Anyone who knows Saito knows that we’re obsessed with economic attacks. From inception to our TechCrunch panel last Tuesday, we’ve stressed that vulnerabilities in blockchain are almost always economic at heart.
Given this, the most fascinating part of the Bitcoin Hash War for us has been watching the fallout from what we’re calling the Ver Attack. We are actually fond of Roger and don’t mean this maliciously, but settled on “Ver Attack” for the same reason people talk about the “Morris Worm”: the first person to exploit a vulnerability generally gets credit for discovering it.*
Also, “Ver Attack” is a lot easier to say than “hash-transfer supply-curve-mediated governance attack”, which is what the attack technically involves: moving hashpower from one chain to another to force changes to consensus-level rules on the receiving chain.
Regardless of whether people support ABC or SV we should agree that this constitutes an attack. If someone used a similar tactic to change the 21 million bitcoin coin limit almost everyone would be howling with outrage. So why the lack of concern? The reason seems to be that many think the Ver Attack is an intended part of network design — if a miner has a majority of hashpower why shouldn’t they decide the fate of the chain? Isn’t this how bitcoin is supposed to work? Why shouldn’t someone be able to rent hashpower?
What this stance misses is that the Ver Attack is distinct from the 51% attack, because while a POW blockchain is *always* vulnerable to 51% attacks, Ver Attacks are only possible when there exists a sizeable pool of off-chain hashpower available for use. Because this should not be possible in a secure blockchain, what the Ver Attack highlights is an economic truth that very few people in the space understand: the security of bitcoin depends far more on the shape of the supply curve for hashpower than on the efficiency of the hashing machines themselves. The key vulnerabilities are bounded by economic — not technical — factors and are to some degree out of the control of network operators.
But here the discussion gets interesting, because these vulnerabilities are not entirely out of the control of the miners, and problems are minimized when miners behave like Calvin Ayre and Craig Wright, and threaten to water the fields of Carthage with the blood of whomever even thinks about forking the chain. By behaving in this way — and forcing a brutal death-pact on any competing fork — Calvin and Craig are ensuring that only one network ultimately survives to incentivize the production of hashpower. This limits the production of off-chain hash by ensuring a limited flow of resources for new miner production.
In other words, despite the torrent of abuse thrown their way, what nChain is doing is not only the right thing for the security of Bitcoin SV, but it is absolutely essential for the security of proof-of-work as a governance mechanism. The “live and let live” strategy advocated by Roger Ver and Bitmain might sound reasonable to those who want their own fork to play with, but permitting the existence of multiple forks is self-destructive, destroying the security not only of the child fork, but eventually that of the main chain as well. And, yes, this logic extends to the need to eradicate all POW blockchains relying on double-SHA256. Whether SV survives or ABC survives, one of them must absolutely die.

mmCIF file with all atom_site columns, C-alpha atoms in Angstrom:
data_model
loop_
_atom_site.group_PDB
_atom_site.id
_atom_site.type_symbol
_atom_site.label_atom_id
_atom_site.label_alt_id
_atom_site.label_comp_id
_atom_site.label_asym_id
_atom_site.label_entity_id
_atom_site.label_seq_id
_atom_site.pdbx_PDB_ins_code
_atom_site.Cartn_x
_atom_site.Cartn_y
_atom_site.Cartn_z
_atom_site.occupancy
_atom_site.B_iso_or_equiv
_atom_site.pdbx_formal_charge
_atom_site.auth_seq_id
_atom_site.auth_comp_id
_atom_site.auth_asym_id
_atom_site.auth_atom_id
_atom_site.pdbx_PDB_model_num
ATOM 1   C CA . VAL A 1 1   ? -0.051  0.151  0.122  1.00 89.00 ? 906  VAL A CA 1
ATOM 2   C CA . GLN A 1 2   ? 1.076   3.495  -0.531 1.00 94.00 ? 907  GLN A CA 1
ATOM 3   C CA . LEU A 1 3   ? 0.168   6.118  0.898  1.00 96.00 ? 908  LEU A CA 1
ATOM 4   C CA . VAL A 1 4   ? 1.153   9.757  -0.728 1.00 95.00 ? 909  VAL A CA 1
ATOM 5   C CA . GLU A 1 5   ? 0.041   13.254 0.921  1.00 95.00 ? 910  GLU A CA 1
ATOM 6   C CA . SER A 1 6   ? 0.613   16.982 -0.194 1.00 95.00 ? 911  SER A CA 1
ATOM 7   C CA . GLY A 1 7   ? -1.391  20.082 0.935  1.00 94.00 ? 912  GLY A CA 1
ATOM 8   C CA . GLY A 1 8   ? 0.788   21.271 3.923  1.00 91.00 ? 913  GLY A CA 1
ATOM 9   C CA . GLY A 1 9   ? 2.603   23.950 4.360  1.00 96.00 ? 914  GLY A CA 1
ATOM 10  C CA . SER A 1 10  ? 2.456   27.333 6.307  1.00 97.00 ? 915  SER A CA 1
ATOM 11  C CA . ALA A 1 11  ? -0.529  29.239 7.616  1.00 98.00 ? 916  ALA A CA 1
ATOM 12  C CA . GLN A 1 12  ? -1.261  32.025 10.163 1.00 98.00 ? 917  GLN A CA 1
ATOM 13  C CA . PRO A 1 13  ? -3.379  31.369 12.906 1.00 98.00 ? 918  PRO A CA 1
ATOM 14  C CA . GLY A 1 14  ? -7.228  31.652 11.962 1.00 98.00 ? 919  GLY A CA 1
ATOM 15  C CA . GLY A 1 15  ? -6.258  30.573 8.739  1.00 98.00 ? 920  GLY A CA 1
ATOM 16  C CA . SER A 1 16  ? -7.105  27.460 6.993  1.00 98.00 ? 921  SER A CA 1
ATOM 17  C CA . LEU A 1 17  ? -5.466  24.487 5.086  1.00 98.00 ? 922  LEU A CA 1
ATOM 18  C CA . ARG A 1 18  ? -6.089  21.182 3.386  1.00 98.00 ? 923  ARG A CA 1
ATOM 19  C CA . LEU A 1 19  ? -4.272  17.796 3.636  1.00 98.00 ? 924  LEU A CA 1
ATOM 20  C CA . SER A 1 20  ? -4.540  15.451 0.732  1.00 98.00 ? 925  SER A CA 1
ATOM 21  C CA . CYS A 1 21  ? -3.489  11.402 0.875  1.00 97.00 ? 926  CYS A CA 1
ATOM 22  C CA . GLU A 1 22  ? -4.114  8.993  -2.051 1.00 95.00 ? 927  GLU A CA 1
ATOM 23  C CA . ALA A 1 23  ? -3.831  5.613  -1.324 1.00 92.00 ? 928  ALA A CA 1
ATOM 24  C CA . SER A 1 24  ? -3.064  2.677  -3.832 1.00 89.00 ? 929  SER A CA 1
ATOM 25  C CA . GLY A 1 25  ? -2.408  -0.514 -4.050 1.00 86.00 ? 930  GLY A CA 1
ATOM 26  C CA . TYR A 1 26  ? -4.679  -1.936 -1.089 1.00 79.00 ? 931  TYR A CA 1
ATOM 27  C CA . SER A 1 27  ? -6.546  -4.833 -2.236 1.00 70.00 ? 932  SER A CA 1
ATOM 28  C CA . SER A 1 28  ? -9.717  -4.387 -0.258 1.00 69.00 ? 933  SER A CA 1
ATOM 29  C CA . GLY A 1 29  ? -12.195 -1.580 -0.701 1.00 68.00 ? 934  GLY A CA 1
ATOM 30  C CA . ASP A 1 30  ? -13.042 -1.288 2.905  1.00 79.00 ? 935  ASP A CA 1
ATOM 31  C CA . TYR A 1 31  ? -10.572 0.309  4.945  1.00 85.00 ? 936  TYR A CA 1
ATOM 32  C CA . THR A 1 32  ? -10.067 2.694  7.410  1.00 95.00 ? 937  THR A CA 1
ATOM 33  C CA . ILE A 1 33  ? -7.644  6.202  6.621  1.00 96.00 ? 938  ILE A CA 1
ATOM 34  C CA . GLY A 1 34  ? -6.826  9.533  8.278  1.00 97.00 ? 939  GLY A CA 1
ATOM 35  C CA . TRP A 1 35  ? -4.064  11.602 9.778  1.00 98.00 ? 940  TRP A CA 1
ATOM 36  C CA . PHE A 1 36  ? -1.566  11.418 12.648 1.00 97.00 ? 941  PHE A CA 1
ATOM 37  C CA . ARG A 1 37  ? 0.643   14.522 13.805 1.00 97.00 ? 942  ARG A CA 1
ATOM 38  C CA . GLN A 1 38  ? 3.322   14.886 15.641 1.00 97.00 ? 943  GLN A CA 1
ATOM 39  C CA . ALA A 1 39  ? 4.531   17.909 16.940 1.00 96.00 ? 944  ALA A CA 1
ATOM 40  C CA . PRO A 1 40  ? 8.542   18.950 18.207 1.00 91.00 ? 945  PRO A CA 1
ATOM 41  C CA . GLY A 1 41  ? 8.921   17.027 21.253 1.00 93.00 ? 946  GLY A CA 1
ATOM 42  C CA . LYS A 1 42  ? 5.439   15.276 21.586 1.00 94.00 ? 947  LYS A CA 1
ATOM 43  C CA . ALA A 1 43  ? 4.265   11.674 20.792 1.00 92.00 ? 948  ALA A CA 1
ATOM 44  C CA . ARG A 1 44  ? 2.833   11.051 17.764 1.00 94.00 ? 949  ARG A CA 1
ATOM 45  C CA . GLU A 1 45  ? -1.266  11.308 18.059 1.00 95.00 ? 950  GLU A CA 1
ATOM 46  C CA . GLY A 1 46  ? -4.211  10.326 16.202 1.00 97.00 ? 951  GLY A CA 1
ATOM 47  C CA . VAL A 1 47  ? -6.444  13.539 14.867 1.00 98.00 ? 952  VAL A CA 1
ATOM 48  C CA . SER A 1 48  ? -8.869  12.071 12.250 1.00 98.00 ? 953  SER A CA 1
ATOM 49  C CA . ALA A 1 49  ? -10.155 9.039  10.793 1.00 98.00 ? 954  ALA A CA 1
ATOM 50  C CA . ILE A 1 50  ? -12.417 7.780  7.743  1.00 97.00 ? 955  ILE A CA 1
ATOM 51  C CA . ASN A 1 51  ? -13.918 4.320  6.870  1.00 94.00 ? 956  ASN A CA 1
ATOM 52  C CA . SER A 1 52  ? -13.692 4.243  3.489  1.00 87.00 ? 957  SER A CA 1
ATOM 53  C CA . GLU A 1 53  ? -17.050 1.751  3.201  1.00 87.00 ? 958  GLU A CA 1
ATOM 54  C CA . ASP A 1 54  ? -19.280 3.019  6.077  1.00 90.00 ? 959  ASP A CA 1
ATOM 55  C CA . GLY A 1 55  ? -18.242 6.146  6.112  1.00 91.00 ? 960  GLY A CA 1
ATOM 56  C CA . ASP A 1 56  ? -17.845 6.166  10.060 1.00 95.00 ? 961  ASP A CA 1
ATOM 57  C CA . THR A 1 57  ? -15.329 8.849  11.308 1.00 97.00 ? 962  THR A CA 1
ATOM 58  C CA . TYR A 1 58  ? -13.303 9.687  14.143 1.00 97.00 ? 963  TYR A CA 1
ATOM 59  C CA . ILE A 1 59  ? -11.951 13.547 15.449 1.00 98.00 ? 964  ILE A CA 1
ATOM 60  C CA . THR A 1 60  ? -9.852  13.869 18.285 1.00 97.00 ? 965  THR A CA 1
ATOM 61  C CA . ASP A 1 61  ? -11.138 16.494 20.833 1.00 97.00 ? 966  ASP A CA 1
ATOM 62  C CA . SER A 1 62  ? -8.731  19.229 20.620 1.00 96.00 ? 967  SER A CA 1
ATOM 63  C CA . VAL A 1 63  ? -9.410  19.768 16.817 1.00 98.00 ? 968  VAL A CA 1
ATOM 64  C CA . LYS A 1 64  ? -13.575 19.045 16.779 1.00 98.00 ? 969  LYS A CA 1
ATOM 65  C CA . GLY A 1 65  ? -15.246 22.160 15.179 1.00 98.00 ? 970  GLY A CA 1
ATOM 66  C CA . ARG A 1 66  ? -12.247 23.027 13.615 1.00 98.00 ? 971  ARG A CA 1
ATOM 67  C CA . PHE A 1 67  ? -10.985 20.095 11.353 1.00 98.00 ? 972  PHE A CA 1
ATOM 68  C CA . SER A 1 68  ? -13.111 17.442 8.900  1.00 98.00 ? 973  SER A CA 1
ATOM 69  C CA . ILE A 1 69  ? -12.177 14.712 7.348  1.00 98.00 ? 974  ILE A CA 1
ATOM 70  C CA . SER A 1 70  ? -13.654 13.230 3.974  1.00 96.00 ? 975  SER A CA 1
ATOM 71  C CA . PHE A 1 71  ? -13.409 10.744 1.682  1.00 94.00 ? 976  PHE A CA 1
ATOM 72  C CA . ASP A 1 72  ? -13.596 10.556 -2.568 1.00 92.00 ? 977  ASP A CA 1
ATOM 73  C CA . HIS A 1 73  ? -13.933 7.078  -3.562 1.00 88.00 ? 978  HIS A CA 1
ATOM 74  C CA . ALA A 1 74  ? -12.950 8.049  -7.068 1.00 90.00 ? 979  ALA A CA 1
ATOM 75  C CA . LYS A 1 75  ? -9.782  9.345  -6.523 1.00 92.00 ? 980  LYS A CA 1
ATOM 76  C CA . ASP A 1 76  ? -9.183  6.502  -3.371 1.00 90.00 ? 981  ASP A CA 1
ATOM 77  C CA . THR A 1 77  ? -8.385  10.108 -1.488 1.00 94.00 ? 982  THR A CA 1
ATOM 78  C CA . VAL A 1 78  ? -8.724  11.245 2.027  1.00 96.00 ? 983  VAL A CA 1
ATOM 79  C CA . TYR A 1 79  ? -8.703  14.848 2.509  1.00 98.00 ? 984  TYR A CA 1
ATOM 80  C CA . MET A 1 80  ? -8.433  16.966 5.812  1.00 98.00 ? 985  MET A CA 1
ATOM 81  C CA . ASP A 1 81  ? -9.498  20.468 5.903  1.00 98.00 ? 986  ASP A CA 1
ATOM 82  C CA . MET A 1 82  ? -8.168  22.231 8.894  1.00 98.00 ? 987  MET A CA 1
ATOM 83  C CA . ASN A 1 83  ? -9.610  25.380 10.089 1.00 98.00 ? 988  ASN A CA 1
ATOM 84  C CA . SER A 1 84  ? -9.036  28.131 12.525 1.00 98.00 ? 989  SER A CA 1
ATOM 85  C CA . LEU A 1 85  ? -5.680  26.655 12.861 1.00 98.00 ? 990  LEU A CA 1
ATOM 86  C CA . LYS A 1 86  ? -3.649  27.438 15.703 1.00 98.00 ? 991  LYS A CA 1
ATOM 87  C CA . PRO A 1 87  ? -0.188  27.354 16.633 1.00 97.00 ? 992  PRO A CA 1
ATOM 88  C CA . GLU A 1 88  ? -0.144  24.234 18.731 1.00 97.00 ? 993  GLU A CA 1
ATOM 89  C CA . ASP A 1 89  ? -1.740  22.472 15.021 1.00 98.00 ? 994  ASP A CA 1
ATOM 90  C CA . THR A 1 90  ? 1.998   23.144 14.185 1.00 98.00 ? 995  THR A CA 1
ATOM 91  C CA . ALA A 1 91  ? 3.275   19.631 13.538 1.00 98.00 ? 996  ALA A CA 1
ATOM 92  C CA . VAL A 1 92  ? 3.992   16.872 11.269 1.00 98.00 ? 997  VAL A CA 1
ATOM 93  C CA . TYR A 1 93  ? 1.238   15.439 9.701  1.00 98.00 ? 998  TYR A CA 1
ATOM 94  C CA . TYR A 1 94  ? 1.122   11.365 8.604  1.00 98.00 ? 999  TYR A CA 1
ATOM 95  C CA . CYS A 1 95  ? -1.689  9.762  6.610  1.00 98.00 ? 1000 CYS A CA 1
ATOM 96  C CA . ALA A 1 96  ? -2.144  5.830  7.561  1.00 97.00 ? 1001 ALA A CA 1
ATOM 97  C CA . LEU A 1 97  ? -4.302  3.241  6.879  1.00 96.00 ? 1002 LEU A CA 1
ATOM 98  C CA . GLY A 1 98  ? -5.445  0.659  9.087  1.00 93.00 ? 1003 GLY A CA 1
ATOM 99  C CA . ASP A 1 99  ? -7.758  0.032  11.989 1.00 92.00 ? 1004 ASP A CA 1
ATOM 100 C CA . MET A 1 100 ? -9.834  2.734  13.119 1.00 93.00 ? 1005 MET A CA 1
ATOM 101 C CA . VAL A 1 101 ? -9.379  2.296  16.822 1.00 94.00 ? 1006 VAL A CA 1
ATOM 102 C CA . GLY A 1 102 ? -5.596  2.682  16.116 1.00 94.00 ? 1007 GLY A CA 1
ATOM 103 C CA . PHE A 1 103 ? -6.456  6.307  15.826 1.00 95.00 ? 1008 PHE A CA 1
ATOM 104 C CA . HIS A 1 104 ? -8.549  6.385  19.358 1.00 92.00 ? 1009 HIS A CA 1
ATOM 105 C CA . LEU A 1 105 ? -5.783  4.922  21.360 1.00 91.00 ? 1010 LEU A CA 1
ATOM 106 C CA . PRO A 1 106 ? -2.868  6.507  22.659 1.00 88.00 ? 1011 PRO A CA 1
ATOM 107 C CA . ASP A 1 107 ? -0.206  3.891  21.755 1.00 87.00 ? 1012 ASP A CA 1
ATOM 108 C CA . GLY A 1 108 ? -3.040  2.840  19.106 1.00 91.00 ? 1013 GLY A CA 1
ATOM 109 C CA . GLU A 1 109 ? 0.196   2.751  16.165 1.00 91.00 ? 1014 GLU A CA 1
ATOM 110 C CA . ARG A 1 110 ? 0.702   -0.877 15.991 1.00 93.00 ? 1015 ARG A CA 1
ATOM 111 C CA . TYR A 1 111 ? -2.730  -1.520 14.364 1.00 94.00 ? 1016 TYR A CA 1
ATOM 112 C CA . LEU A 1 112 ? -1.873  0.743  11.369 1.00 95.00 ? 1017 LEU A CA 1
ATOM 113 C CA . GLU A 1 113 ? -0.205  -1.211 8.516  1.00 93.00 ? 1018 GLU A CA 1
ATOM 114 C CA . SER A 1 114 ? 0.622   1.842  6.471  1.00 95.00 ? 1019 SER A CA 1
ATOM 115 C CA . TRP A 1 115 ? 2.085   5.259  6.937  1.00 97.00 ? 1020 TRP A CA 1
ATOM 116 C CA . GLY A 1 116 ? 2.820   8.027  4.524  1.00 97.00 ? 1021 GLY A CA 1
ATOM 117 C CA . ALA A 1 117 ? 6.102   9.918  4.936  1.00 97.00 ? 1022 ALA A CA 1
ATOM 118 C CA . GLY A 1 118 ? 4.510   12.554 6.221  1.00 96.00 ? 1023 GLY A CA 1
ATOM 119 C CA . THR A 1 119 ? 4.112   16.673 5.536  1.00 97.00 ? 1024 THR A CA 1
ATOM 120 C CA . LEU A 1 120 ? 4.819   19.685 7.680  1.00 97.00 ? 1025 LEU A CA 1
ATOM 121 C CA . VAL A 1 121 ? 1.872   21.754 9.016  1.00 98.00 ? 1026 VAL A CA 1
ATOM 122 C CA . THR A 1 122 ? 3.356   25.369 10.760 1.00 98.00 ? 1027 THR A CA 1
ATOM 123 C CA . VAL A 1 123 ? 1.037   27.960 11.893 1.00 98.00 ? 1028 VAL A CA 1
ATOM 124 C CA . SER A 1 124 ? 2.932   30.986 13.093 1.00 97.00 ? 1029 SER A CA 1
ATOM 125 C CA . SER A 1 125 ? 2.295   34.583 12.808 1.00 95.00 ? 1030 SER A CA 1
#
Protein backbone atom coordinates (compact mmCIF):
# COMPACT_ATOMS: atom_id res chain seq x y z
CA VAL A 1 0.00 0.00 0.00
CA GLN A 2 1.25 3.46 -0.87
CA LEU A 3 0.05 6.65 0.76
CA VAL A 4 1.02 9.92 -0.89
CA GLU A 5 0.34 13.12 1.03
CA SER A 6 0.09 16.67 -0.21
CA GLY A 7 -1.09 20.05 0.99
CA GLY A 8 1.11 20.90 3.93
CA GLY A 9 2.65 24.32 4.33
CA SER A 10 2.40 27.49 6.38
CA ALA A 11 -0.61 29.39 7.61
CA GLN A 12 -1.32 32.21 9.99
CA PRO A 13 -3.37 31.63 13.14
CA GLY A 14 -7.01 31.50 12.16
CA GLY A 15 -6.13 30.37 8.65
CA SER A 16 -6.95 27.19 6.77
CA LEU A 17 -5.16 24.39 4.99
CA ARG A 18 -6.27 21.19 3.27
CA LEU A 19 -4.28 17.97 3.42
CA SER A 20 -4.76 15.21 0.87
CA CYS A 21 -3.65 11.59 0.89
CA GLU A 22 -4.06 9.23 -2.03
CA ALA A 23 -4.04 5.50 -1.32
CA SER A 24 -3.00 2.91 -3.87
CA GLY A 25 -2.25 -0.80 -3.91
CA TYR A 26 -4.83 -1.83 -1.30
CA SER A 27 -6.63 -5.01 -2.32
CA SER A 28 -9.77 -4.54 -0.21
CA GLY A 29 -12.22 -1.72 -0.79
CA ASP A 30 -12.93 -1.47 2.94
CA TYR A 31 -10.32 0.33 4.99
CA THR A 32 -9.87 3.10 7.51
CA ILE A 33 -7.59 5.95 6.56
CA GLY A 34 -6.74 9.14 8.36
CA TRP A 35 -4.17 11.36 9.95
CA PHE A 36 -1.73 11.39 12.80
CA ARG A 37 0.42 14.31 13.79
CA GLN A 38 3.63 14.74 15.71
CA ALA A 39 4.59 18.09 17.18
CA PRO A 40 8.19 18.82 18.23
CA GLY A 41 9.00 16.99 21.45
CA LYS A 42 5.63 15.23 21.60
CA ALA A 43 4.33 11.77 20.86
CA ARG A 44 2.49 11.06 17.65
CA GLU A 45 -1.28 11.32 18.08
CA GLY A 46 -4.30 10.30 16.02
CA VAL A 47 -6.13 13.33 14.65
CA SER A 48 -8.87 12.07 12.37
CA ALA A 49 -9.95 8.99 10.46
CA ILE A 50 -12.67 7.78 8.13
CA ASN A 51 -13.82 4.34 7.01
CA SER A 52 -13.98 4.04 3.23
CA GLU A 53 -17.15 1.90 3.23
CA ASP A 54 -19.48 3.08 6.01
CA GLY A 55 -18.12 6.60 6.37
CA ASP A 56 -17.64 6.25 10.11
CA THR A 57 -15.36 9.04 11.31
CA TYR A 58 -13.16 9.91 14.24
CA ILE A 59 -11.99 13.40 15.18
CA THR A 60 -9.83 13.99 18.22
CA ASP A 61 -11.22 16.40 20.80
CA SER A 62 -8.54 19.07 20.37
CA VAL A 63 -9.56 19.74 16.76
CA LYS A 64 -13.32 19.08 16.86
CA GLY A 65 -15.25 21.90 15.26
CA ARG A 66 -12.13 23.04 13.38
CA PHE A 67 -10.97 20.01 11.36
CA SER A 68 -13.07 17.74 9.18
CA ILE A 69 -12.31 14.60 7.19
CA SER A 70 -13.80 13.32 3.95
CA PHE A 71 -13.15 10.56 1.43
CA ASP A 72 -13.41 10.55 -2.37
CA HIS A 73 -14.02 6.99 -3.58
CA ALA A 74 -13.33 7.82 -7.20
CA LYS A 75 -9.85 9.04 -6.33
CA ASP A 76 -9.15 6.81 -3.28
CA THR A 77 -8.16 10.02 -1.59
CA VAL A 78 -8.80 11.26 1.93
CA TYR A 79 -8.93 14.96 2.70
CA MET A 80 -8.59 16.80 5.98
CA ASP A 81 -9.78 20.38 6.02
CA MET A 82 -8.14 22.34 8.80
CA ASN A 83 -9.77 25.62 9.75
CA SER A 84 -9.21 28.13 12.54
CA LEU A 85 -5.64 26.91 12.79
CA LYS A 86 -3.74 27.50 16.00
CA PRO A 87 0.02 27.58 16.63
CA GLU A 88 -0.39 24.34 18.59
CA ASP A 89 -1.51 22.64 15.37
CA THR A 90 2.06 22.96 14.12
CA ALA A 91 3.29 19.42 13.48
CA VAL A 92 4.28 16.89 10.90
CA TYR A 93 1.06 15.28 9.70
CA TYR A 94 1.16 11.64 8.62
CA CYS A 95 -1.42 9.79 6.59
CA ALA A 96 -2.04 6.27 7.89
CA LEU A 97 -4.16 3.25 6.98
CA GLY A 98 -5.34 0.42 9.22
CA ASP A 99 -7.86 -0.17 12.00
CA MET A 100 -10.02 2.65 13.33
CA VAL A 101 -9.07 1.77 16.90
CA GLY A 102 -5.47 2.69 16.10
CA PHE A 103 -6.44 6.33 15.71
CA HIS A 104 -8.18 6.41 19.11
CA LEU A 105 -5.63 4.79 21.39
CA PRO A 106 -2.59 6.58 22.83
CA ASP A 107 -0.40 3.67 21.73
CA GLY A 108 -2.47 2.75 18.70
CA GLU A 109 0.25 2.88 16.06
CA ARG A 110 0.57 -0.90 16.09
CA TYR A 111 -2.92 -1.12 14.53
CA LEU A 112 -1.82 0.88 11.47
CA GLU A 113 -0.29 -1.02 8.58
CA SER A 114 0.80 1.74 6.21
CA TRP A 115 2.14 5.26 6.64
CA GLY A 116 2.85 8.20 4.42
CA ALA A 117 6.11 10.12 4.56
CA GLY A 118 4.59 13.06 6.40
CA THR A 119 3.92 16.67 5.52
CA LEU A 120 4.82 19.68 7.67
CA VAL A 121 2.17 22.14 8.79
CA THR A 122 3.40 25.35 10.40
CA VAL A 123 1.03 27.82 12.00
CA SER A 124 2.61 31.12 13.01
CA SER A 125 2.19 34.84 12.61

This raises a troubling question: does Bitmain even understand bitcoin’s security model? While one fork might be an accident, two is a nasty habit. It may be that the company’s sales department believes multiple chains are good for business — more buyers for mining equipment — but the long-term result of profligate forking is the collapse of the security mechanism that underpins their entire business model.
On a deeper level, the fact that only nChain seems to be aggressively defending the integrity of its chain raises unsettling questions about the rationality of the entire cryptocurrency space. Why is the entire ecosystem so fork-friendly? And why is it perceived as malicious for miners to protect their own chains by crushing forks? Is the problem that people are lured into economic irrationality by the prospect of “free money” on forked chains? Is this a simple matter of miners not knowing their own interests? Or perhaps there is a collective action problem at play: even though all miners would benefit from crushing a competing fork, no-one will volunteer their hashpower to serve as executioner when there is more profitable mining to be done for the main chain. Is POW only secure when it is backed by a hegemon willing to sacrifice its all in defense of the chain? Or an industrial magnate like Ayre with the conviction to make large bets on network integrity?
Ultimately, it is striking to us that nChain and its followers in the SV camp are the only ones that seem to understand that the survival of proof-of-work as a governance system implies the existence of a single chain with total hash-dominance. We wonder how long people can continue to believe otherwise before it sparks an existential crisis for proof-of-work itself.
* We have heard from friends on both sides that ABC and SV deployed hashpower from other chains into BCH as part of their fork strategies. So while this may or may not be a one-sided attack, we figure that the honour of the name goes to Roger—if only for being the first to publicly own up to using the tactic.